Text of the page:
OhHeckYeah to Debut “Immersive Street Arcade” as Startup Week Closes

Is there one last startup, one last demo, one last party you should check out before Denver Startup Week wraps up?


That’s the name of the giant “arts and technology urban intervention” Brian Corrigan, a local “creative strategist,” and local “creative coders” Mode Set and Legwork Studio are planning for next year.

Sound too art-jargony? Another way of saying it is they want to turn the arts district in downtown Denver “into an immersive street arcade” next June and July.

Here’s a clip of a project called KacheOut the group put together last year for Create Denver Week. KacheOut is the prototype for the games OhHeckYeah will create.

KacheOut @ Create Denver Week 2012 from Mode Set on Vimeo.

Corrigan was showing off the KacheOut demo Wednesday at Galvanize’s event at the Denver Beer Company, and the team also gave the New Tech Meetup crowd a preview at the Paramount Theatre. On Friday, OhHeckYeah will launch a Kickstarter campaign to raise $100,000 to pay for next year’s project.

There will be an open-to-all launch party in the theater district Friday night to celebrate. It will be at the corner of 14th and Champa streets, which are overlooked by huge video screens. OhHeckYeah will take over the screens at 7 p.m. sharp.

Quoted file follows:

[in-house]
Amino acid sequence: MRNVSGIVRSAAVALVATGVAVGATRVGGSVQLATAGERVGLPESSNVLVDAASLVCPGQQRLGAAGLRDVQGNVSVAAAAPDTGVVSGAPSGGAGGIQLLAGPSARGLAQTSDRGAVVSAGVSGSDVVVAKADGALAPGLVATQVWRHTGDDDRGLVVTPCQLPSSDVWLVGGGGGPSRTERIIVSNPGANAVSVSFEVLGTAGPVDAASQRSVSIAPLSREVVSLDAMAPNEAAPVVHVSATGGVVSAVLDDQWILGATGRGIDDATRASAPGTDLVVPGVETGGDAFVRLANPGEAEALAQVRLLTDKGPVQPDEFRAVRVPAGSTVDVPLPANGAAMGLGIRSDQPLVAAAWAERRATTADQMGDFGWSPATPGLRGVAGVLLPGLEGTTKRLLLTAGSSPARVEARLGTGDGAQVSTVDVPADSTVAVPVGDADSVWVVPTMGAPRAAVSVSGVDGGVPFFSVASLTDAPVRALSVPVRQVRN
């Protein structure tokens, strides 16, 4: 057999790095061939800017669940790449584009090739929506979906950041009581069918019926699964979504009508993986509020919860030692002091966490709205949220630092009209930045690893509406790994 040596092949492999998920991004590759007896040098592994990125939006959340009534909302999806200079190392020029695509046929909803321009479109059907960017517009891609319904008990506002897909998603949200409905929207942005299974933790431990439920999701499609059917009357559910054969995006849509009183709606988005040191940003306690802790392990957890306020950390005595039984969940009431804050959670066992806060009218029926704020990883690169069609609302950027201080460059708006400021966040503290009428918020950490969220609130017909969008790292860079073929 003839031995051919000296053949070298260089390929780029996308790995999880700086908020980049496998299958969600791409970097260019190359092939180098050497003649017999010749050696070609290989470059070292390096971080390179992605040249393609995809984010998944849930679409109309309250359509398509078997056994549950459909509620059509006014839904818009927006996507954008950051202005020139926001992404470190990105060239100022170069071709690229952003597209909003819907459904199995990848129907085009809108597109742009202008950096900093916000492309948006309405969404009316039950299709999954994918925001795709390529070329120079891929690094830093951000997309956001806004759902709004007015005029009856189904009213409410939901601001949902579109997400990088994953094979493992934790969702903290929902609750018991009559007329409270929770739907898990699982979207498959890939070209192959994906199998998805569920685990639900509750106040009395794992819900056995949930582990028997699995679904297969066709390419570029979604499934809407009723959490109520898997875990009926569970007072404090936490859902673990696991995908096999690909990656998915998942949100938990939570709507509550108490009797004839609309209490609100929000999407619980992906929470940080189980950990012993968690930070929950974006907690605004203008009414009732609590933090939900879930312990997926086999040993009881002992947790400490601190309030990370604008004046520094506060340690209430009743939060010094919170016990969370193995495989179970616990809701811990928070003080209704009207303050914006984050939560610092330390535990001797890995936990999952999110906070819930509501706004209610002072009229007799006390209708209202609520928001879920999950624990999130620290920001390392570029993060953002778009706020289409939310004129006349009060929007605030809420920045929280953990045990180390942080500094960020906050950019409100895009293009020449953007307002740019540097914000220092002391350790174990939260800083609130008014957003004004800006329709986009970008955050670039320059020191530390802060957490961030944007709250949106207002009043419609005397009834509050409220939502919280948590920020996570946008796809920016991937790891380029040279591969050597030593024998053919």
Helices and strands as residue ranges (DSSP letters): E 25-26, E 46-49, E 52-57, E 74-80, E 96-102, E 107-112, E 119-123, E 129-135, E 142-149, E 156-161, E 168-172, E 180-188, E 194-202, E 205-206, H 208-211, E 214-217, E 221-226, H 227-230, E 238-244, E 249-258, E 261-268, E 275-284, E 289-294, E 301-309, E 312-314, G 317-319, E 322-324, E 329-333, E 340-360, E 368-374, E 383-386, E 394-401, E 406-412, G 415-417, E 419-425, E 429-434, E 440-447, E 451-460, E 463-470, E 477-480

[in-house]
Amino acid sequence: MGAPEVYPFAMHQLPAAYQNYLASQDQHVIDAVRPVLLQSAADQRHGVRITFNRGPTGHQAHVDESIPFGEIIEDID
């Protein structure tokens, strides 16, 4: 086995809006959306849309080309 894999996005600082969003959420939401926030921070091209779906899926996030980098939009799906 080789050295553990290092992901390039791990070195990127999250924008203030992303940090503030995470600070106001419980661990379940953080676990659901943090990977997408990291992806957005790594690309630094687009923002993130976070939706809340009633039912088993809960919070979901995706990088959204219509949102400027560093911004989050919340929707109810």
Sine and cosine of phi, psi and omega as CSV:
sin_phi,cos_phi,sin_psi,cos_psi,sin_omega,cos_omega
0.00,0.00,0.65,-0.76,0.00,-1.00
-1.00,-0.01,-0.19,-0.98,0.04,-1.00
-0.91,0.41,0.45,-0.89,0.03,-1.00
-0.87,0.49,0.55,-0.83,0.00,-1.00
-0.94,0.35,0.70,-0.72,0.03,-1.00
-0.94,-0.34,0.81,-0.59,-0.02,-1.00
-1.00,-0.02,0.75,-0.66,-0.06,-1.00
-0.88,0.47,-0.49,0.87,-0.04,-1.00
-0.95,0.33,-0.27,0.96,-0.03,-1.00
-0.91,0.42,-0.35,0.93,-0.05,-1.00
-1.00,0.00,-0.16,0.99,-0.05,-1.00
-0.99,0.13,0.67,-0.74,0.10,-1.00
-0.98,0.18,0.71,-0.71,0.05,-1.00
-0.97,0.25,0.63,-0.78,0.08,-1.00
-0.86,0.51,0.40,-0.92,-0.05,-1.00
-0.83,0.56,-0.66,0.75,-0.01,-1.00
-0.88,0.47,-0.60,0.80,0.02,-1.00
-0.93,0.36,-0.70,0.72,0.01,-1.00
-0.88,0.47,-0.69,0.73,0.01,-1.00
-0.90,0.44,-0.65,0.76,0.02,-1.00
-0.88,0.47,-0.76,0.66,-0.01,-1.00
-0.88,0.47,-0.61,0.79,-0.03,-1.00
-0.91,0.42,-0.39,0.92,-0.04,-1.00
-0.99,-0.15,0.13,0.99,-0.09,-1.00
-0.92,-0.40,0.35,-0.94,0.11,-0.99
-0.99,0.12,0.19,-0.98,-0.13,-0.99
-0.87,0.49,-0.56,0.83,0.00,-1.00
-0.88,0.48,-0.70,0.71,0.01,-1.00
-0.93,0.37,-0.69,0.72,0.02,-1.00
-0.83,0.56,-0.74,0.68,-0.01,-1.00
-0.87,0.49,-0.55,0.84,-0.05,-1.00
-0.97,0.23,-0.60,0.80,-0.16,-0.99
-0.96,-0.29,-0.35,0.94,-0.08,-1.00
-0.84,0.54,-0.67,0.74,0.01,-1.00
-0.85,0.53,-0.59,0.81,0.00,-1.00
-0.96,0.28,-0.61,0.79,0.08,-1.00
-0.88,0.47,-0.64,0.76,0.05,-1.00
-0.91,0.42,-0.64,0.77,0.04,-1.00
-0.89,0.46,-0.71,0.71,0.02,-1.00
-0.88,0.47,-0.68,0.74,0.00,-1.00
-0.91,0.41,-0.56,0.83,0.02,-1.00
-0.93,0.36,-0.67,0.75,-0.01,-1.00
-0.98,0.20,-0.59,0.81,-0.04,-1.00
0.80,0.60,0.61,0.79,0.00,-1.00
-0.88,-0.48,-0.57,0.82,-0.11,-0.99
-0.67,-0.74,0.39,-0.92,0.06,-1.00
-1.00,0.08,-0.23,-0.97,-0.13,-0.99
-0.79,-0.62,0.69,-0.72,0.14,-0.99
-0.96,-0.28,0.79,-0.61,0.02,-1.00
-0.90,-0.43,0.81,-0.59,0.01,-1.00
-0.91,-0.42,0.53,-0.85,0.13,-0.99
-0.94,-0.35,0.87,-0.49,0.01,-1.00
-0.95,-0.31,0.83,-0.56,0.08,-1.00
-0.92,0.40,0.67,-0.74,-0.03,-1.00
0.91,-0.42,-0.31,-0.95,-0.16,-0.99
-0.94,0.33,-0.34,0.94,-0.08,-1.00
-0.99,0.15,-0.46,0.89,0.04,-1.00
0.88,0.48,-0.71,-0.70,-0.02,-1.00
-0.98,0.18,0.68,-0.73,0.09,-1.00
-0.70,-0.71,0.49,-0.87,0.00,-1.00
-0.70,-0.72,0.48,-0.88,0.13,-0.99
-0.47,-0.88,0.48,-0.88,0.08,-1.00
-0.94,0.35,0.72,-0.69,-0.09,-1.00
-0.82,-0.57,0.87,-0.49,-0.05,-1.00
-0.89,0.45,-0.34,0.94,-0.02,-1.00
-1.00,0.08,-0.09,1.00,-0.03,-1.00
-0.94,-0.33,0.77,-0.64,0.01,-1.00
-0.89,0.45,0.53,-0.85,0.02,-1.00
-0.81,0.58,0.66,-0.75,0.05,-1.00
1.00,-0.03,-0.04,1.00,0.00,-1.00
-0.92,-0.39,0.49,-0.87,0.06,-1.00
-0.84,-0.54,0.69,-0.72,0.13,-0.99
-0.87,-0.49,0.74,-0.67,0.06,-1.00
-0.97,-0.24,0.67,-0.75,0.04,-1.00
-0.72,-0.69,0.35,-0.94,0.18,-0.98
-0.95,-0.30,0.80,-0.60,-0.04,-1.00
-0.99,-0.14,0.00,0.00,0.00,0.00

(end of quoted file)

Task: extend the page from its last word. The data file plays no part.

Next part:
What OhHeckYeah has shown so far looks pretty cool. KacheOut blends elements of Breakout and Pong. But instead of being on an ancient TV set or arcade cabinet, the game was projected on the side of the old building on Platte Street that Galvanize will demolish soon to make way for Galvanize 2.0.

There weren’t any paddle controllers or trackballs, either. The game used Microsoft Kinect motion tracking technology to follow players as they controlled their on-screen player by moving side to side.

It’s just one small part of what OhHeckYeah is trying to cook up for next summer. The vision is to use the theater district’s huge LED screens, projectors, street art, social media, local media, and a website to complete an immersive, interactive experience “that transports players into the video game’s story.”

To keep the game going when players are away from the video boards, Corrigan said OhHeckYeah will have characters who have their own social media accounts. Members of a local improv comedy group will run the accounts.

Corrigan said the entire project will cost about $750,000. Along with what OhHeckYeah hopes to raise on Kickstarter, it has received a $200,000 grant from ArtPlace America and $250,000 worth of in-kind donations. A source for the remaining $200,000 is to be determined.

Corrigan has lots of interesting ideas about urban transformation, creative placemaking, and democratizing art. But the ultimate reason for OhHeckYeah comes down to an idea any entrepreneur who finds the occasional game of table tennis in the office would get.

“At the end of the day, it’s all about having fun, and it’s no coincidence all of the most innovative companies have places to play,” Corrigan said. “Why keep them in the office? Why not put it in the street?”

Corrigan, Mode Set, and Legwork Studios are veterans of Create Denver Week, which for the past two years tried to spur on the community of artists the way Startup Week does for tech.

Organizers decided not to bring back the week-long event, and instead they will have the Create Denver Expo this Saturday at the McNichols Civic Center Building, at 144 W. Colfax Ave. It is being held in conjunction with Denver Startup Week.

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